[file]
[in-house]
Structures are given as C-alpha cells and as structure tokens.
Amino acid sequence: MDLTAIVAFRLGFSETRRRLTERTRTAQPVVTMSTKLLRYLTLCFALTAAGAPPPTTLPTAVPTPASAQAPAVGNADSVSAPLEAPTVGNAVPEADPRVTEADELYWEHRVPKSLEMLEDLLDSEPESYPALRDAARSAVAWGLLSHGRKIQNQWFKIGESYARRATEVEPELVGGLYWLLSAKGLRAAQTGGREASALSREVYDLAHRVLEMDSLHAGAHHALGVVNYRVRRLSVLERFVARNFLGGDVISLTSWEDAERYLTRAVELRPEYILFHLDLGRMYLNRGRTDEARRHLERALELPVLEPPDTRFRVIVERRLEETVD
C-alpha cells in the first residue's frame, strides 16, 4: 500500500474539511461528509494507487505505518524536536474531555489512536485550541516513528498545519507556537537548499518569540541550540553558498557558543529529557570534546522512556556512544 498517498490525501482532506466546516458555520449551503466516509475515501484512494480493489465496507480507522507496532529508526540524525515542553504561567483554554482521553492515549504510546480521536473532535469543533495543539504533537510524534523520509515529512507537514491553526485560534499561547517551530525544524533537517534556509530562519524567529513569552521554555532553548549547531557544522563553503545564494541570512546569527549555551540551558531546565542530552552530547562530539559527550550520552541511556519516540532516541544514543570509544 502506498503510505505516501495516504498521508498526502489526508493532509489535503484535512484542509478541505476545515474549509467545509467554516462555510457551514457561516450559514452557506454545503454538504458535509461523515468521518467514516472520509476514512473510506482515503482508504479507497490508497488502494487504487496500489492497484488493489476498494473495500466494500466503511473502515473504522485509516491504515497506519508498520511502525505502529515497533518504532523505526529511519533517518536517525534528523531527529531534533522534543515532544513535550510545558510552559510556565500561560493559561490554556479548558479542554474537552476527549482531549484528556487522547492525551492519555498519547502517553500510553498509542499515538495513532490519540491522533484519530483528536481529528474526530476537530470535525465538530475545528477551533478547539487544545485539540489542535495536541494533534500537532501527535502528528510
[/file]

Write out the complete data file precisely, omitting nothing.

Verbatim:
[in-house]
Structures are given as C-alpha cells and as structure tokens.
Amino acid sequence: MDLTAIVAFRLGFSETRRRLTERTRTAQPVVTMSTKLLRYLTLCFALTAAGAPPPTTLPTAVPTPASAQAPAVGNADSVSAPLEAPTVGNAVPEADPRVTEADELYWEHRVPKSLEMLEDLLDSEPESYPALRDAARSAVAWGLLSHGRKIQNQWFKIGESYARRATEVEPELVGGLYWLLSAKGLRAAQTGGREASALSREVYDLAHRVLEMDSLHAGAHHALGVVNYRVRRLSVLERFVARNFLGGDVISLTSWEDAERYLTRAVELRPEYILFHLDLGRMYLNRGRTDEARRHLERALELPVLEPPDTRFRVIVERRLEETVD
C-alpha cells in the first residue's frame, strides 16, 4: 500500500474539511461528509494507487505505518524536536474531555489512536485550541516513528498545519507556537537548499518569540541550540553558498557558543529529557570534546522512556556512544 498517498490525501482532506466546516458555520449551503466516509475515501484512494480493489465496507480507522507496532529508526540524525515542553504561567483554554482521553492515549504510546480521536473532535469543533495543539504533537510524534523520509515529512507537514491553526485560534499561547517551530525544524533537517534556509530562519524567529513569552521554555532553548549547531557544522563553503545564494541570512546569527549555551540551558531546565542530552552530547562530539559527550550520552541511556519516540532516541544514543570509544 502506498503510505505516501495516504498521508498526502489526508493532509489535503484535512484542509478541505476545515474549509467545509467554516462555510457551514457561516450559514452557506454545503454538504458535509461523515468521518467514516472520509476514512473510506482515503482508504479507497490508497488502494487504487496500489492497484488493489476498494473495500466494500466503511473502515473504522485509516491504515497506519508498520511502525505502529515497533518504532523505526529511519533517518536517525534528523531527529531534533522534543515532544513535550510545558510552559510556565500561560493559561490554556479548558479542554474537552476527549482531549484528556487522547492525551492519555498519547502517553500510553498509542499515538495513532490519540491522533484519530483528536481529528474526530476537530470535525465538530475545528477551533478547539487544545485539540489542535495536541494533534500537532501527535502528528510